dhir Altllctcd with It.
Talking about courage and cowardlcs at
the club the other day, says tho Washing
ton Pott, Colonel Duuicy remarked that h
always had as much sympathy with a cow
ardly man as he had admiration for a brave
one, for he thought nervu km a natural at
tribute to man, just like a tasta for art, the
f,1ftof acquiring language, or rnuxlcal tal
ent. Ono maa may havo a gift for mnic,
while his next-door iK-lghbor may not bt
ab.o to til cnu note from another. Ho one
man may bo a natural coward, while ha
brother or his cousin may bo born without
the sense of foar.
"I bad a caQ In mj own regiment, tfc
Nineteenth Indiana," continued Cocc'i
Dudley. "A yocng follow by the nataj of
Woods, who was bright, well educated
and came from one of Ue most respectable v
families in Indiana, lis wax a good etunr -soldier,
but we were nver nblo to gr"; bid
into a battle. The sound of cxniorirfc-orlin
eight of blood woaid throw htm into byster-
Ics of fear, and when Ikj was placed m a r.o-
sltlon of danger be would becotne cooon-
trollabJe -temporarily insane. Fbwtly he
ictcTlnd, wont over mto tho refc4 hcci,
and then camo tack with a uit of gray cm,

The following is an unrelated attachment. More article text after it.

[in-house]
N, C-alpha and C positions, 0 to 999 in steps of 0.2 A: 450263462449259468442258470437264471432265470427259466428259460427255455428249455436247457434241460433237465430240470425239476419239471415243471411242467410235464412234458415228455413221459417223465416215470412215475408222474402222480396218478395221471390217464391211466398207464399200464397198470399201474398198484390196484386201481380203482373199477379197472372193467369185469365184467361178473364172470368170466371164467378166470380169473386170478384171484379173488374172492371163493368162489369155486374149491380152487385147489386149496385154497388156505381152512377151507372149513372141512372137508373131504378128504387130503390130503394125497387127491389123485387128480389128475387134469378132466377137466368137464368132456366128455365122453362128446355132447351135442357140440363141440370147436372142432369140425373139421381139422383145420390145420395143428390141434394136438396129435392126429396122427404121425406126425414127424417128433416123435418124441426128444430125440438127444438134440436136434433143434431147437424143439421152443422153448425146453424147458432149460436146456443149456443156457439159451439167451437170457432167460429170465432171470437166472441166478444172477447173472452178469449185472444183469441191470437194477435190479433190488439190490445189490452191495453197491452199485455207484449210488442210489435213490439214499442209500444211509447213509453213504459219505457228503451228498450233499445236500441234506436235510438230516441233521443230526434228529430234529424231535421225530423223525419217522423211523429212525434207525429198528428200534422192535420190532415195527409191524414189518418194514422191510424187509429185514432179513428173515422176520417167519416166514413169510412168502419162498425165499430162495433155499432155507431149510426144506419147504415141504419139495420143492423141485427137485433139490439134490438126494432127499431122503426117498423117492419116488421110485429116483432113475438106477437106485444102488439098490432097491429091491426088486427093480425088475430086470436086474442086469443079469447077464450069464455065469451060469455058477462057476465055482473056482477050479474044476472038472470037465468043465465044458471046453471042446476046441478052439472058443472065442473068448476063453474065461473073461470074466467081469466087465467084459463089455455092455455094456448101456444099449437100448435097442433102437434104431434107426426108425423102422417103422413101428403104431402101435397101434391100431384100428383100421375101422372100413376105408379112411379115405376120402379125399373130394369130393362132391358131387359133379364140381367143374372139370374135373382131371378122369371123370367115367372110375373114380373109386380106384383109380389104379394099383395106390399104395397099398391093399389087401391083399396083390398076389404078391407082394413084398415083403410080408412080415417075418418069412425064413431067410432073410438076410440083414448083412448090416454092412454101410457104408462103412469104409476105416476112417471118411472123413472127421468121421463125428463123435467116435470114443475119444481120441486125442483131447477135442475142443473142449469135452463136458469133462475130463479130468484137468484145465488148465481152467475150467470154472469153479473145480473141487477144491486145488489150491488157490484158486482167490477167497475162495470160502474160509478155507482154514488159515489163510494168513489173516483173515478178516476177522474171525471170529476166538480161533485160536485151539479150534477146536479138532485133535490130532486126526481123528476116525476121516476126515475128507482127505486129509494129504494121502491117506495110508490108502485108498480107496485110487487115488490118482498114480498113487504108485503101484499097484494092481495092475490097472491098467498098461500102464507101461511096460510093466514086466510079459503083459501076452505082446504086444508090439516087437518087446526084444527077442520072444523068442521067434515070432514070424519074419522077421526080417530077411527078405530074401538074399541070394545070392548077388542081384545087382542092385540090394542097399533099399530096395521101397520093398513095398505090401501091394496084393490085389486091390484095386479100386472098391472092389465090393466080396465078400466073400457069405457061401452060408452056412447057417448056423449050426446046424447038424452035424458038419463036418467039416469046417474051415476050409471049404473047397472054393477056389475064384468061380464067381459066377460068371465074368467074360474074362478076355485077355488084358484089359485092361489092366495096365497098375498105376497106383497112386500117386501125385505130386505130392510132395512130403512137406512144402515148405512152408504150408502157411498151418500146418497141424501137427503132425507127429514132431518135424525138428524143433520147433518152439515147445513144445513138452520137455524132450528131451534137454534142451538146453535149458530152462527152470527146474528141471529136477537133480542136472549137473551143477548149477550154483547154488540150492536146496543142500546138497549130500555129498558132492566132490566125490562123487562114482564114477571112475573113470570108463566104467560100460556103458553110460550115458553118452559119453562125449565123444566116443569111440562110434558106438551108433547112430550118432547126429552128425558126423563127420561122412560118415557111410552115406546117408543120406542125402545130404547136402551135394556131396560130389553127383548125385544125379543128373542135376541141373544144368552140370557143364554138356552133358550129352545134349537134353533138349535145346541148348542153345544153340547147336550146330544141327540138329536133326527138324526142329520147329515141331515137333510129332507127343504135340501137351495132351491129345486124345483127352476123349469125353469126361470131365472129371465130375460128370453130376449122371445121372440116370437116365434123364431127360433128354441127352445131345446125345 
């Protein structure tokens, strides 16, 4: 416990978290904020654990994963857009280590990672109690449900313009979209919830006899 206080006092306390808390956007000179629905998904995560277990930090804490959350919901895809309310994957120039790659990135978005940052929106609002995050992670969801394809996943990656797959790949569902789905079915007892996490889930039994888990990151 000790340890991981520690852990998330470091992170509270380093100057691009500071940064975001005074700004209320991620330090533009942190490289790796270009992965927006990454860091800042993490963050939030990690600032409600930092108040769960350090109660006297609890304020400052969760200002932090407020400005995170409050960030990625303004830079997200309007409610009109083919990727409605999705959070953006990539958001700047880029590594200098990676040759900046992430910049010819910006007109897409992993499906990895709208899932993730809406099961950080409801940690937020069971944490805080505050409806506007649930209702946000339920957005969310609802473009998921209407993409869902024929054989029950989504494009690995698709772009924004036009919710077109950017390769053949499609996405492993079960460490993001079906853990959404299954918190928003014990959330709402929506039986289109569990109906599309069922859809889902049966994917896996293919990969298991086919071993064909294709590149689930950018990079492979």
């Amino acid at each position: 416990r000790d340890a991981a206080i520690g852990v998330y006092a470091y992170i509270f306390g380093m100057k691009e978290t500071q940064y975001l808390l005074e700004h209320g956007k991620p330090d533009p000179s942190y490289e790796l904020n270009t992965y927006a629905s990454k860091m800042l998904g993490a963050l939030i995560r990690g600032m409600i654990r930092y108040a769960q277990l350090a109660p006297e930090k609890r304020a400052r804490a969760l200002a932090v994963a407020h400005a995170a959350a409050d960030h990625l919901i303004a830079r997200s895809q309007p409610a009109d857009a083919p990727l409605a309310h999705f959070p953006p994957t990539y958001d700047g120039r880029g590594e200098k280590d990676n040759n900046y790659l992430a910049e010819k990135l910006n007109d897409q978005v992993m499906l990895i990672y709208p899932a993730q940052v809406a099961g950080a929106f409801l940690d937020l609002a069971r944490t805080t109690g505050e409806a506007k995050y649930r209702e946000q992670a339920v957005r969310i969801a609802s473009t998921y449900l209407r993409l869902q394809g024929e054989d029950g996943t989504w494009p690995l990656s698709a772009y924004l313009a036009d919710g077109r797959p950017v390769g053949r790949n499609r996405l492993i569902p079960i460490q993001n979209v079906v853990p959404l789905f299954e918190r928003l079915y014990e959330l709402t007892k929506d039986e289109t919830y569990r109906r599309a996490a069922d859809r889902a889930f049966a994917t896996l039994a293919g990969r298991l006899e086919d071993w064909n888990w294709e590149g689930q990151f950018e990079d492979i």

expccUs? that ho would bo scat to unc
Northern prison as a Confederals. But t
was Identified, tned by oourt-martUt, oJ
sentenced to be shot as a dricT. Ha
was shot, and, strangely enotu;h. on the
day cf his ezocuuoa, tor thi rt liton in
his H'e, he bch&rod be a hcra. 1 never
saw a maa exhibit tho cor7c ho did. lie
refased to bare c: yes b-od&fcd. bl
stood up bide bl ccCn and kioH
straight into tb barrels o the zaolreU
that vrnrn pointed at bs ho-rV He mxd
an acto-mortcm sti&wr, m which t
claimed tnat his dtrUca irn sot due Vo
lack of loyalty, bet to bodily tear II
thought ho ccmld get cut cf tbj army thai
way, and I biiev hvi worda w&re tra .
rMHtr. CUrrk. ?"-i.Sa:. i'Mt7 - I4r
Coapl-tU. wtr Tb-l TV4 TrOzz, crtM
a ppJt. tor.r U 41t rrJ -&4 It sr-
i Hnnrl'x Sarsamn a
; inCsSUT 'a htint fc CSflr TiMU; si "'fcisJb riA
sa7 II risis?T?stod t tnx Us
fcarujnrOU. U pntiu ;rts--fe or
ft&i-- to i-deoe 799 to ti kjjtJ4zz tie, ts-
tft p?E &?-